The Universal Notebook: Baseball is in the cards

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Last month, Carolyn and I took our grandson Jackson to his first Red Sox game.

You might not think a 22-month-old would be a great baseball fan, but Jackson is. He paid pretty close attention to what was going on down on the field for almost two hours before he lost interest. The fact that the Sox hit five home runs, prompting spontaneous outbursts of cheers, music, dancing, and clapping, helped. The fact that his favorite players, Dustin Pedroia and Jarrod Saltalamacchia, were among the homer hit parade made it even better.

I hadn’t been to a game at Fenway Park for quite a few years and it took a while to get over the initial sticker shock. Fortunately, we were given the four $55 tickets, but it cost $50 to park, $8.50 per beer, another $40 to $50 for Fenway Franks, ice cream, popcorn, and pizza, and $30 for a youth-size Red Sox jersey, not to mention gas and tolls. The jersey is a little big for him, so I’m assuming he’ll get a couple of seasons out of it before he outgrows it.

Jackson looks a lot like Pedroia, but catcher Saltalamacchia is his all-time favorite, to the extent that someone who’s not yet 2 can have an all-time anything. Teammates call Saltalamacchia “Salty,” but Jackson calls him “Machy.” Daughter Hannah tells me Jackson carries his Jarrod Saltalamacchia baseball card with him everywhere and thinks every man he sees in a Sox cap is “Machy.”

The $8.95 I spent at Don’s Sports Card Center in Portland for a set of 15 2012 Boston Red Sox cards is probably the best investment I’ve made this year. Jackson loves them, I get the credit, and Hannah gets to tell him who they are over and over and over again.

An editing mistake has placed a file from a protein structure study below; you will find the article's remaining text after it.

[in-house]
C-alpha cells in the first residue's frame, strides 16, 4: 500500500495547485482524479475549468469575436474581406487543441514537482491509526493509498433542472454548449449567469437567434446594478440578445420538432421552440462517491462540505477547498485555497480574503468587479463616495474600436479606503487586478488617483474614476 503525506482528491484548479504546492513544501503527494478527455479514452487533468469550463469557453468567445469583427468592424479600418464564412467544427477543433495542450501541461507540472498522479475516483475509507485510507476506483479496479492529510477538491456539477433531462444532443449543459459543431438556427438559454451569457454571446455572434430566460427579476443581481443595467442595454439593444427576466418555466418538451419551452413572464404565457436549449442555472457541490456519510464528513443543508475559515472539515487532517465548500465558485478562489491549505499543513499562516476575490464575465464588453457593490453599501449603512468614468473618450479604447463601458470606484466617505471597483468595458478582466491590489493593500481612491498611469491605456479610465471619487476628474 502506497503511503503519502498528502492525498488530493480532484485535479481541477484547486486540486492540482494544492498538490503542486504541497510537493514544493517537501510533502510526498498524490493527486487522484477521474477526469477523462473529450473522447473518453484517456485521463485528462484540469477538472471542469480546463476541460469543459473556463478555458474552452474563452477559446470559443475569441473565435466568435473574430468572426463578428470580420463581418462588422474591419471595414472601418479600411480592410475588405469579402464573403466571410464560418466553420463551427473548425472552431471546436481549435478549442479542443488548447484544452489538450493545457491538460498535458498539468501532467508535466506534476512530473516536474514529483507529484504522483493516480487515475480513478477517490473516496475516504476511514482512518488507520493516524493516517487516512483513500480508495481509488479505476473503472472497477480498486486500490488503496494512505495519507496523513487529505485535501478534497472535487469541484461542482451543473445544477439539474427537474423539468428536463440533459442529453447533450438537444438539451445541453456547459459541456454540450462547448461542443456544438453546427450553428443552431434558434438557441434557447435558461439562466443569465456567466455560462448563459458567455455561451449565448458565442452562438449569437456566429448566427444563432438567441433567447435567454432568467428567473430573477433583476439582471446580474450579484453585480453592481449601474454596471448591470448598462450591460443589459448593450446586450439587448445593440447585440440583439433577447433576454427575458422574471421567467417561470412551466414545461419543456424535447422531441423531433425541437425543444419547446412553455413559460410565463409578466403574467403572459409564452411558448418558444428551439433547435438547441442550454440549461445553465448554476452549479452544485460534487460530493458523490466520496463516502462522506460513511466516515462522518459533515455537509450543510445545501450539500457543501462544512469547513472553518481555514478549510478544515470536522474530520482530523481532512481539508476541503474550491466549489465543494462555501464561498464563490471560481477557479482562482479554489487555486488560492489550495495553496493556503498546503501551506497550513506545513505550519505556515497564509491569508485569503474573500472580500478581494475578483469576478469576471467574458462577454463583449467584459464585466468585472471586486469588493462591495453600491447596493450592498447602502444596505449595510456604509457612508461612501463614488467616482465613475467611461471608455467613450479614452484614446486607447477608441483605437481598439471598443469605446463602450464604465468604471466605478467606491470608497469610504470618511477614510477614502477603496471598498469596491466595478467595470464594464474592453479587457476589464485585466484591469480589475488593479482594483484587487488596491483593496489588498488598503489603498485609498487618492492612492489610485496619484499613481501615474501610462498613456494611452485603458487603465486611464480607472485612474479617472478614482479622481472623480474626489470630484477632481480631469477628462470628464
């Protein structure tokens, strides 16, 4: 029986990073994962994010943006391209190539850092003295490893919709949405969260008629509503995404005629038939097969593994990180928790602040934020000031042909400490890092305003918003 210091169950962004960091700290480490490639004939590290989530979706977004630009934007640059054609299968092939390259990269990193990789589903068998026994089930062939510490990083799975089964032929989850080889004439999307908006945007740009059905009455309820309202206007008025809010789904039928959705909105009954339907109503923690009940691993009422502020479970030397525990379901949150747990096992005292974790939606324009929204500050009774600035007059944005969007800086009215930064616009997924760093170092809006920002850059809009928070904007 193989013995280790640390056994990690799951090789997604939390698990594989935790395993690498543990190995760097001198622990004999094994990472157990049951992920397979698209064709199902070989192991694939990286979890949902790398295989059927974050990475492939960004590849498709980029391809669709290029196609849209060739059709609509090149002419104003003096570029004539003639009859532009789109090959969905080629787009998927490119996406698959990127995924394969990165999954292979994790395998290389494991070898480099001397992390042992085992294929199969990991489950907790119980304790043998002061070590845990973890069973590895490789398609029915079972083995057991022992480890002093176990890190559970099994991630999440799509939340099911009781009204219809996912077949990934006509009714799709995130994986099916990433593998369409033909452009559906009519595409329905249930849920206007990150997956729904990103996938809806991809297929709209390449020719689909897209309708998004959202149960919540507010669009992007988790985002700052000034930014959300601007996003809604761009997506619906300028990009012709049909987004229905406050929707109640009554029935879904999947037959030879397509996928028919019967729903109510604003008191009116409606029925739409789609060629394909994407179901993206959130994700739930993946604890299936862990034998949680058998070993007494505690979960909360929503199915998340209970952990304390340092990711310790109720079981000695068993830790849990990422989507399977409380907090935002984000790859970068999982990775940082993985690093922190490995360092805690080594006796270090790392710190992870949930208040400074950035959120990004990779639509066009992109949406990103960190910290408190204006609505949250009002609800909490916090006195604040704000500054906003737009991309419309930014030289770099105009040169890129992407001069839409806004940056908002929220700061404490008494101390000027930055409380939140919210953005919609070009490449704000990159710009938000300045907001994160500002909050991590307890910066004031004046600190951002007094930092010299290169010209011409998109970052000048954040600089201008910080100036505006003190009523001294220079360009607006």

Browsing through the cards at Don’s card shop sure brought back memories. Like just about every kid I knew, I collected Topps baseball cards, four or five cards and a stick of bubble gum for five cents. Between about 1957 and 1961, I managed to amass several shoe boxes full of baseball cards. I’d sort them by team, sometimes by position, create personal All-Star teams, and trade the duplicates with my buddies. There’s something about a baseball card that makes you feel you have a personal investment in the play, more so even than wearing the team cap or the player’s jersey. Those wonderful little cards disappeared with my youth.

I believe I only attended one Red Sox game when I was a kid and the players I liked best growing up were the ones I saw play that summer day in 1957 – Ted Williams, Jackie Jensen, Jimmy Piersall, Frank Malzone, Ike Delock, Tommy Brewer, and Sammy White. The Sox always seem to come up with long, lanky catchers and White was my Saltalamacchia. In the long, tall backstop brigade there was also Haywood Sullivan, who went on to become the Red Sox general manager, and eventually Carlton Fisk, whose 12th-inning home run in Game 6 of the 1975 World Series is still my most joyous Red Sox memory, despite the fact that the Sox lost the series.

Back when I was collecting cards, you essentially had to buy a pig in a poke. You put down you nickel and you took your chances. You might a get a few bums and duplicates or you might get that Don Buddin card you’d been after. It took forever to collect an entire team. These days, you can purchase entire Major League Baseball card sets. That’s a lot of cards. There were only 16 teams in the major leagues when I was a kid, 400 players in all. Now there are 30 teams with 750 players. I’m thinking about getting Jackson a set of 2012 cards for his birthday in July, but, truth be told, it’s a 1957 set I wish I still had.

Full set of 2012 baseball cards, $54.99. Still having your own ’57 set, priceless.

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Freelance journalist Edgar Allen Beem lives in Yarmouth. The Universal Notebook is his personal, weekly look at the world around him.